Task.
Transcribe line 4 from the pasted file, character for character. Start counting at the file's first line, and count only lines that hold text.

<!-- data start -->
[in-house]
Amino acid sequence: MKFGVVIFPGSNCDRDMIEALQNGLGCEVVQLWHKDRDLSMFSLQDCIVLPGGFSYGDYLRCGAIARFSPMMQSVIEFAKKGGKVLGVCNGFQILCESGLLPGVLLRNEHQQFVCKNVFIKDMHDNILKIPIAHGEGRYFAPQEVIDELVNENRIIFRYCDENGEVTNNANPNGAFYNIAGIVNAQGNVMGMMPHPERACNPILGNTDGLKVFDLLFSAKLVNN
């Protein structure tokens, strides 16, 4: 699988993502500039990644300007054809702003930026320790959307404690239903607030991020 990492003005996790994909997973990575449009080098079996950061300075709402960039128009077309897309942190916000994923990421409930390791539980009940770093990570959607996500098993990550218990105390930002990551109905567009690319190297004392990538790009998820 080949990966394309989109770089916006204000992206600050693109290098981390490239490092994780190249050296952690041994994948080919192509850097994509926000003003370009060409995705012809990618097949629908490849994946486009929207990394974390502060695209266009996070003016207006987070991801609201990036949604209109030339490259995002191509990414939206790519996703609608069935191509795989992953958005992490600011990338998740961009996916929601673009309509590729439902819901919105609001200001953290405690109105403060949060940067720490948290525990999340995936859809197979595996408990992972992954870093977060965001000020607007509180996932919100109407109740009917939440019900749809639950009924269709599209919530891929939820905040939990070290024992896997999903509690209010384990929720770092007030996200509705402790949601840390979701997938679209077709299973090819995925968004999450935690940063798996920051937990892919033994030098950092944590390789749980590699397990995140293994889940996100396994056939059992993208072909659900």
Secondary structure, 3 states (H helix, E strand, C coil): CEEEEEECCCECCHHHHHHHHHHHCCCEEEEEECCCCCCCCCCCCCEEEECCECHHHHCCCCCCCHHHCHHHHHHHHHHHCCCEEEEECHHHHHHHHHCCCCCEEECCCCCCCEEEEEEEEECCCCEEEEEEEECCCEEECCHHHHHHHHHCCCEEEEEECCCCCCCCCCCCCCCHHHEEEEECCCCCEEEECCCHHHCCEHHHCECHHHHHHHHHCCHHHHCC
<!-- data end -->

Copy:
Secondary structure, 3 states (H helix, E strand, C coil): CEEEEEECCCECCHHHHHHHHHHHCCCEEEEEECCCCCCCCCCCCCEEEECCECHHHHCCCCCCCHHHCHHHHHHHHHHHCCCEEEEECHHHHHHHHHCCCCCEEECCCCCCCEEEEEEEEECCCCEEEEEEEECCCEEECCHHHHHHHHHCCCEEEEEECCCCCCCCCCCCCCCHHHEEEEECCCCCEEEECCCHHHCCEHHHCECHHHHHHHHHCCHHHHCC